Battle of Monocacy, July 1864
Wednesday Morning July 20, 1864
THE WEEK’S NEWS
Battle of Monocacy
Battle of Monocacy. The special correspondent of the Philadelphia Inquirer, writing under date of Baltimore July 12th, after detailing the falling back from Frederick of Gen. Wallace’s forces, and their taking position on the Monocacy, says:
The Rebel movement began developing itself early Saturday morning. At 6 o’clock a.m. two horsemen in rebel grey dashed into the city of Frederick from the Hagerstown pike and in a few minutes after came the column of Bradley Johnson in hot haste.-— Down through Patrick street and out on the Washington pike went the rebel column, shouting and cheering, until they caught a sight of our skirmish line. Dismounting they began the usual routine of a skirmish fight but they made a very poor thing of it until the infantry of Breckinridge appeared on the scene. Even then the two Ohio regiments made a sturdy fight, but were forced back across the river, and by ten o'clock the Rebel line-of-battle was pressing close down upon us, and the Battle of Monocacy began. –
First, the firing was across the river, and for an hour or two the action was more amusing than any thing else, the guns of Alexander playing upon the Rebel line with no apparent effect, and the Rebel guns on at least two batteries certainly doing no execution on us. The turnpike bridge we held firmly until one o’clock, handsomely repulsing several desperate charges to take in on the part of the enemy, in which they suffered severely each time, but Gen. WaIlace doubting his ability to hold it longer; at about four o’clock, ordered it fired; and in a few moments it was a sheet of flames. In the meantime the brigade of Gen. Tyler successfully repulsed all attempts of the enemy on the rail-road bridge and during the same hour, higher on the river, on the Baltimore pike, the 144th and 149th Ohio were holding the enemy at bay at the stone bridge by which that pike crosses the Monocacy.
Thus, for three hours and a half, the line of Monocacy was held against the successive assaults of an enemy at least twice our strength and affairs had by no means an unprosperous look.
But the character of the Monocacy was fatal to us. Two miles below the covered bridge of the Washington turnpike the stream is only middle deep and easily approached on either side. Still hammering steadily on our front the enemy dispatched six regiments to this point and this force crossing here and falling suddenly and heavily on our left flank. The state of the little force of General Wallace was heated. But nevertheless it fought with a spirit and determination worthy of a chance of victory. During the few minutes the battle lasted after the attack on our flank occurred the most of our losses. Colonel Seward, the gallant commander of the Ninth New York Heavily Artillery went down severely wounded but was borne from the field, Lieutenant-Colonel Taft of the regiment was wounded. Captain King, General Ricketts, Adjutant-General, and Adjutant General of the First Brigade, both were born off dangerously hurt, and General Tyler carried off a prisoner. A fire heavy enough to cause such a loss of officers in so small a force could not long be withstood. Our line was doubled up on itself like the shutting of the blade of a jack-knife. In some little confusion it was pressed back over the railroad and thence we fell back directly across the country to the Baltimore pike, which we reached two miles this side of New Market. Captain Alexander brought off all his guns.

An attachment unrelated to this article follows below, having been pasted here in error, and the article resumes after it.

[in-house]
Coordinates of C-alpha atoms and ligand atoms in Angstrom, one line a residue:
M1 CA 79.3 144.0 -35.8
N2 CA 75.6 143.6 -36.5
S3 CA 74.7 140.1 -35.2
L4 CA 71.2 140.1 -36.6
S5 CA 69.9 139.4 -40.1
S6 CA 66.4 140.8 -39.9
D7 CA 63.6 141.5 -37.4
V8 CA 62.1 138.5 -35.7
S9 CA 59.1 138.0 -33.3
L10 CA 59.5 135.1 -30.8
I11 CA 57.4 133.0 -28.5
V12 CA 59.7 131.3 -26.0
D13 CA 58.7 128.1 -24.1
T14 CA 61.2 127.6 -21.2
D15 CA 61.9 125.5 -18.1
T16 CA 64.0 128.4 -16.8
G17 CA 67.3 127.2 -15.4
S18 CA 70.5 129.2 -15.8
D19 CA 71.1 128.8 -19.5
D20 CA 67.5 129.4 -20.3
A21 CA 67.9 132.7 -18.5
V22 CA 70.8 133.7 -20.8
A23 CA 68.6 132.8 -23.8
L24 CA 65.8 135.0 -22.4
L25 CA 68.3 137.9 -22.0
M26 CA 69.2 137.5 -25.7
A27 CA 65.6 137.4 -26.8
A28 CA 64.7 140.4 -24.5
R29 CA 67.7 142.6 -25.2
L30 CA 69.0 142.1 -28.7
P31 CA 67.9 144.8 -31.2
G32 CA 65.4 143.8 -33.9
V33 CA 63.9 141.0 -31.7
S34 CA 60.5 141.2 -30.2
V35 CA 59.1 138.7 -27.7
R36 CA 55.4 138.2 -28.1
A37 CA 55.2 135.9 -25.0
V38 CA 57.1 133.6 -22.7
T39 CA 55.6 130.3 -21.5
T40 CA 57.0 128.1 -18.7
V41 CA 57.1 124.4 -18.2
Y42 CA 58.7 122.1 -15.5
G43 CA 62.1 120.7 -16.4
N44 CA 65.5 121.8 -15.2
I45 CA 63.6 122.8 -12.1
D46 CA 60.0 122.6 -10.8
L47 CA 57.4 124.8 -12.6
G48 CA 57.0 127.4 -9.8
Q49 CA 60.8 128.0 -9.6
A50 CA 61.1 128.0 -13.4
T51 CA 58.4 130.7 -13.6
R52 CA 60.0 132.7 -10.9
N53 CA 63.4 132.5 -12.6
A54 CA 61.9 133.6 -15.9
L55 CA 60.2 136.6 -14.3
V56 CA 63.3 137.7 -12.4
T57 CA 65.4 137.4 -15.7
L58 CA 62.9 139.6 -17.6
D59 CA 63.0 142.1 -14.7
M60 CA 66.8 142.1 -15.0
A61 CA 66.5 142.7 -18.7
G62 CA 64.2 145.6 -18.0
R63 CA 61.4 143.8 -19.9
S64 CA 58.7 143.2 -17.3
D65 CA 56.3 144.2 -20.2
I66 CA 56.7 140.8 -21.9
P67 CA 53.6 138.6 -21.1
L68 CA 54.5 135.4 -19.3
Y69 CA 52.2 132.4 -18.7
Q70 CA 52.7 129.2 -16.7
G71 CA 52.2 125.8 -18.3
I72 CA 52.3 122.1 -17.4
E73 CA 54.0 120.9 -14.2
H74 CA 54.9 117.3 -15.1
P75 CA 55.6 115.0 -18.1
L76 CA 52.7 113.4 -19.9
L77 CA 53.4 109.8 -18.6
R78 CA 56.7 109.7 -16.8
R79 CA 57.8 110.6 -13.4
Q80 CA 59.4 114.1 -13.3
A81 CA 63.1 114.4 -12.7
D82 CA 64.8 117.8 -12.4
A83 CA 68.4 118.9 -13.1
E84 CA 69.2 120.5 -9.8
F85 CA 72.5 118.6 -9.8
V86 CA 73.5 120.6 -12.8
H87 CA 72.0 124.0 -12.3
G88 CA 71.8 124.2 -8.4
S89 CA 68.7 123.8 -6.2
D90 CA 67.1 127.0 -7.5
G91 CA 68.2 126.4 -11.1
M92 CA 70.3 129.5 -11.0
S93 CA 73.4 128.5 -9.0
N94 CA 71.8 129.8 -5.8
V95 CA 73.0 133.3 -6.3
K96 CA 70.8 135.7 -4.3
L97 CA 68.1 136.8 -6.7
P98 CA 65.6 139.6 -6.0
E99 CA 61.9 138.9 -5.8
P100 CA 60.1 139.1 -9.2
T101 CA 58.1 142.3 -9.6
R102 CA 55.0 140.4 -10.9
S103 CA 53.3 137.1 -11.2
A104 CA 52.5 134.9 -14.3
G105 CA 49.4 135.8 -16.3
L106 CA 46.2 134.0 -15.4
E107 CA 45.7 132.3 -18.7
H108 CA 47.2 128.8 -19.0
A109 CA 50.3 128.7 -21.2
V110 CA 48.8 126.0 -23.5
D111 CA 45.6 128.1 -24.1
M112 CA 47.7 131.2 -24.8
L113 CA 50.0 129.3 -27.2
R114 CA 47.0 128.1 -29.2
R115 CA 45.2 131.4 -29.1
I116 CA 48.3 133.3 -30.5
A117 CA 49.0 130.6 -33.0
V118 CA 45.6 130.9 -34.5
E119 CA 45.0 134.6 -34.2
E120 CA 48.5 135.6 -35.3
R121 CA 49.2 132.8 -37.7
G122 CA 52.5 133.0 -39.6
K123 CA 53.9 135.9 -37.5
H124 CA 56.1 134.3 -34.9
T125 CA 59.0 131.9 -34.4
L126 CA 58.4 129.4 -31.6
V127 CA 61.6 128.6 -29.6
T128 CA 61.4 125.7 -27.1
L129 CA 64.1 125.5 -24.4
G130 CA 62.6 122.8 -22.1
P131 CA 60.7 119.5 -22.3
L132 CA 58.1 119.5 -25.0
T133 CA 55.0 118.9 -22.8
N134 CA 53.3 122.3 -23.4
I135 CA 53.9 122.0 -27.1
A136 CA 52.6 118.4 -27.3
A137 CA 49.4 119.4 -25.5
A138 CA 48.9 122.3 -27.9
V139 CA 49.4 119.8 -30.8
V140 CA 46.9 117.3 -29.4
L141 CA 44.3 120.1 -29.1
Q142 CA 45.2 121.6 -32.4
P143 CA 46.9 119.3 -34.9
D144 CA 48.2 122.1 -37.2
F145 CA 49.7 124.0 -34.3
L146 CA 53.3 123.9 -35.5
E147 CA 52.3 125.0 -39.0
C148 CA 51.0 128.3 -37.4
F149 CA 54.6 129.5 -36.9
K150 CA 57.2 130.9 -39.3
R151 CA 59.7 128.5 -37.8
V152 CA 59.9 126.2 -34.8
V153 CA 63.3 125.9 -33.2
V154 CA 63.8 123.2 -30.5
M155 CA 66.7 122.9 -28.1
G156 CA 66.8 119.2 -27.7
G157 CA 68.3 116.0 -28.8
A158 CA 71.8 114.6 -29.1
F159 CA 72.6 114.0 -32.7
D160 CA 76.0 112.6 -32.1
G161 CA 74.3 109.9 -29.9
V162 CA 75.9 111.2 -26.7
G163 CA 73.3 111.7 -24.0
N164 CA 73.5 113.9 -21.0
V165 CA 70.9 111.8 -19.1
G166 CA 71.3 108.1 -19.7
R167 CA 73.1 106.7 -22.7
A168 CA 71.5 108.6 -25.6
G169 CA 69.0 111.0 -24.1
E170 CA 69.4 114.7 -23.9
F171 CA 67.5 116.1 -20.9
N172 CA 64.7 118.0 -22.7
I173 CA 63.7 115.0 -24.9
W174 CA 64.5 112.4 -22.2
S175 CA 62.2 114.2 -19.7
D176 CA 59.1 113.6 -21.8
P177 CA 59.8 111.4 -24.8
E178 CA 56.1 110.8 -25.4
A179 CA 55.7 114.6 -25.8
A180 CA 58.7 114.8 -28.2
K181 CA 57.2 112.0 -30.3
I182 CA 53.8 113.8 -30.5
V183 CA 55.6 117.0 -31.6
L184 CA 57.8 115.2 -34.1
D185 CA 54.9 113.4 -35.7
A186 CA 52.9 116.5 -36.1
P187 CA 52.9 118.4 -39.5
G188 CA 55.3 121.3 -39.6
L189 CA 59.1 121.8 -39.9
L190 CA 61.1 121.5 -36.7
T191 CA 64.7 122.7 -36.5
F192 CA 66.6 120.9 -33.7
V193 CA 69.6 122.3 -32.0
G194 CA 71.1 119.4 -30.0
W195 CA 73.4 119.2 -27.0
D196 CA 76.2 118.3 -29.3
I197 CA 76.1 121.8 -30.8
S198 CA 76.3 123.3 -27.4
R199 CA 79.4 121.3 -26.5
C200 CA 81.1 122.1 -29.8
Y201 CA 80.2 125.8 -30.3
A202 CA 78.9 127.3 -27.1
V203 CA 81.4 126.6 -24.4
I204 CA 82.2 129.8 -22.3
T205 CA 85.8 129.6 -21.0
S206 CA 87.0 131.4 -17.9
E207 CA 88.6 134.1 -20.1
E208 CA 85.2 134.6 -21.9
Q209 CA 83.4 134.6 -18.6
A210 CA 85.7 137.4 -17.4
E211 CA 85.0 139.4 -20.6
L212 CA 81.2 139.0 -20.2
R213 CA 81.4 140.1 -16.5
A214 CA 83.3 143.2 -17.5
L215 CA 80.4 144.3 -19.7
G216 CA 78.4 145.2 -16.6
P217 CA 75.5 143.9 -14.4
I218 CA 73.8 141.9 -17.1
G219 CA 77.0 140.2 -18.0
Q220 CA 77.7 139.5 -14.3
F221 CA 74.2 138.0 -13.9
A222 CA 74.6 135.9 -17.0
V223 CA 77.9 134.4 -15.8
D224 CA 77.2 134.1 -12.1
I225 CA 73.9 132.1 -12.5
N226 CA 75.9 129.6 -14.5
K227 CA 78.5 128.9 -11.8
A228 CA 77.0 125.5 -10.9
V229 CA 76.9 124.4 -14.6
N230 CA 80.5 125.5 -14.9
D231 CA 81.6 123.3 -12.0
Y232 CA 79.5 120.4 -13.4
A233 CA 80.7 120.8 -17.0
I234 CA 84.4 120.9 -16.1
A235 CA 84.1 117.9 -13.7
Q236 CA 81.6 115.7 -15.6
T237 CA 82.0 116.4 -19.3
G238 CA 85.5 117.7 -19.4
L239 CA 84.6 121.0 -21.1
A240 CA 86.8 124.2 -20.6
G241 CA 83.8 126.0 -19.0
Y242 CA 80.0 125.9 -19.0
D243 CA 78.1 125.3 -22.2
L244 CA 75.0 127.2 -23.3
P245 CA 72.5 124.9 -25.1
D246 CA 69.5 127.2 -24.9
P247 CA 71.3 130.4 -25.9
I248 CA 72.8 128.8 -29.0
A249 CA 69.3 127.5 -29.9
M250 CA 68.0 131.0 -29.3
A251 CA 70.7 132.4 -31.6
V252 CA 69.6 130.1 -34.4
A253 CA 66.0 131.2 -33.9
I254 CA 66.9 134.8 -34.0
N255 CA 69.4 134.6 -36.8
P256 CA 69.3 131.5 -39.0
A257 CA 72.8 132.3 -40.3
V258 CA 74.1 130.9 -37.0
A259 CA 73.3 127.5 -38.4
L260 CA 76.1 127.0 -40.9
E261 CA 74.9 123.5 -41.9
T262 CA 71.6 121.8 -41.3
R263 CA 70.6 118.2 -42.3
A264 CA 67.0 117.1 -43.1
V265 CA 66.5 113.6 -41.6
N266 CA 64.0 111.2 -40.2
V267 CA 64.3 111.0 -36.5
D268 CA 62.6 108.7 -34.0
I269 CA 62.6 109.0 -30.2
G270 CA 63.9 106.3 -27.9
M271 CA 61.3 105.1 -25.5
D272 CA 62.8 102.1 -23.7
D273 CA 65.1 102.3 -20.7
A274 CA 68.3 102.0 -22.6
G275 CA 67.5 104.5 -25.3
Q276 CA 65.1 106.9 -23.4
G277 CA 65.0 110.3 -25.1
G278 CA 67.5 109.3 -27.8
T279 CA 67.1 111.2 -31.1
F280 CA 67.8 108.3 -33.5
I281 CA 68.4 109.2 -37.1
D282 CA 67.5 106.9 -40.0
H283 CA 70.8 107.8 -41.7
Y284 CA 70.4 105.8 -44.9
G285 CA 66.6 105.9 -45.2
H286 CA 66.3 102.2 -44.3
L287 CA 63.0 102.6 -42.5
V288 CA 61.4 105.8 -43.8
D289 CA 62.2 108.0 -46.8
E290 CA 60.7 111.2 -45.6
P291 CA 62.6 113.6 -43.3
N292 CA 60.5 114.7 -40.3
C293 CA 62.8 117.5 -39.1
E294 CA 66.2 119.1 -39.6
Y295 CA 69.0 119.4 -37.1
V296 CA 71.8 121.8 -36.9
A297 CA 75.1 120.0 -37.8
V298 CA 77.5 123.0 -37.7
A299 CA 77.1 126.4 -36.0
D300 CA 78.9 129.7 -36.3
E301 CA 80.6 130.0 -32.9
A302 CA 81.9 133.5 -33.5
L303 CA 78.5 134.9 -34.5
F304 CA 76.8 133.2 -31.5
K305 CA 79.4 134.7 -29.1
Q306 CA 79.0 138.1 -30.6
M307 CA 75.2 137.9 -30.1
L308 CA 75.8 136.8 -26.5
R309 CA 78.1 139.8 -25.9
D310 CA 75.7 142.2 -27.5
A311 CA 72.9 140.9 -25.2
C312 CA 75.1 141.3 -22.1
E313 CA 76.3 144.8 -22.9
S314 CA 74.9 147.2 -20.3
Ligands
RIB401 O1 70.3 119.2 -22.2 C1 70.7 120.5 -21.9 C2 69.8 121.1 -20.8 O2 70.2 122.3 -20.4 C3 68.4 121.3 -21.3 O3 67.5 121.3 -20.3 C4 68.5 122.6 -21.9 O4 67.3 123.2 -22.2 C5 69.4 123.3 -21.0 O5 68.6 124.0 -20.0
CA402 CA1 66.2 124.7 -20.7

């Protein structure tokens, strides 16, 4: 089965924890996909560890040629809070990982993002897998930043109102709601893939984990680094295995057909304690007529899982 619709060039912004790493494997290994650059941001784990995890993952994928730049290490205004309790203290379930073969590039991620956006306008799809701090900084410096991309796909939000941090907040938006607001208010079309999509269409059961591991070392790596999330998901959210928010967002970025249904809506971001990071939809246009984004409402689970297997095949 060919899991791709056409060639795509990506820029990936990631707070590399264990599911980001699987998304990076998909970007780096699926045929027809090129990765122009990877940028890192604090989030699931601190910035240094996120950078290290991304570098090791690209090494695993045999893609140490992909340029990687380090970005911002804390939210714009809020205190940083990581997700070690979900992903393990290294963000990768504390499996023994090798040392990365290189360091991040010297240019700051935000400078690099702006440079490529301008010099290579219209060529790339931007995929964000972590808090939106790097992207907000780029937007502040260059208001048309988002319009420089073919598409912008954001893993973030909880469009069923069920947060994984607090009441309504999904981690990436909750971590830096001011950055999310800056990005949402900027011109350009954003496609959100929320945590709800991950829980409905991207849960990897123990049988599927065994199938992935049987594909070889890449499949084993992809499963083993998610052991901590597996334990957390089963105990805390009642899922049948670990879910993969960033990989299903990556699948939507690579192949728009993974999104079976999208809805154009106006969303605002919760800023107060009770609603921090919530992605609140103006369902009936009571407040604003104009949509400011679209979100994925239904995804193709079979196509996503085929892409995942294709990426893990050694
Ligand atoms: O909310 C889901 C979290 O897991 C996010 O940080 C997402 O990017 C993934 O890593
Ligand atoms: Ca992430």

On reaching the Baltimore pike our retreating column was joined by that portion of our force which had, during the battle been holding the approaches from Frederick. At Stone Bridge the 144th and 146th Ohio had been compelled to give way, but not until they had there silenced forever the slander that some hundred day men won't fight. These two regiments stood to their posts like veterans and their thinned ranks bear sorrowful testimony to their devotion.
The battle of Monocacy at all is a question often asked on the streets of this city and variously answered. All admit that it was a defeat; that our losses were heavy, probably one thousand killed, wounded and missing, which is a frightfully large per cent of those engaged, and that after the developments of Friday afternoon such a result might have been expected.
Thee answer to all these queries is that in the first place General Wallace was imperatively order to hold Monocacy Bridge and to have given it up without a fight for it would have been disobeying orders. And even if he had no such orders, sound policy demanded a fight. Until the action commenced, in fact, not until it was over, was it definitively ascertained what force the enemy had in hand. Rumors, wild and improbable Sinbadian tales, on both extremes now of no rebels at all but a few horse thieves and then of Xerxesian kests, had been the current stock of information on the subject of the enemy’s strength, until the battle of Monocacy in part at least developed it. We know now that fifteen thousand men are operating here, for that number we certainly saw and felt on Sunday. How many more there are we cannot say, but the battle of Monocacy told us there are that many, and the information is almost worth the defeat.
Our retreat, after we reached the Baltimore pike Saturday evening, was orderly and leisurely and, after the first three or four miles it were accomplished, unmolested by the enemy.
Allegany College of Maryland
Allegany County (Md.), History. Civil War, 1861-1865; Cumberland (Md.), History, Civil War, 1861-1865.
Cumberland (Md.), 1864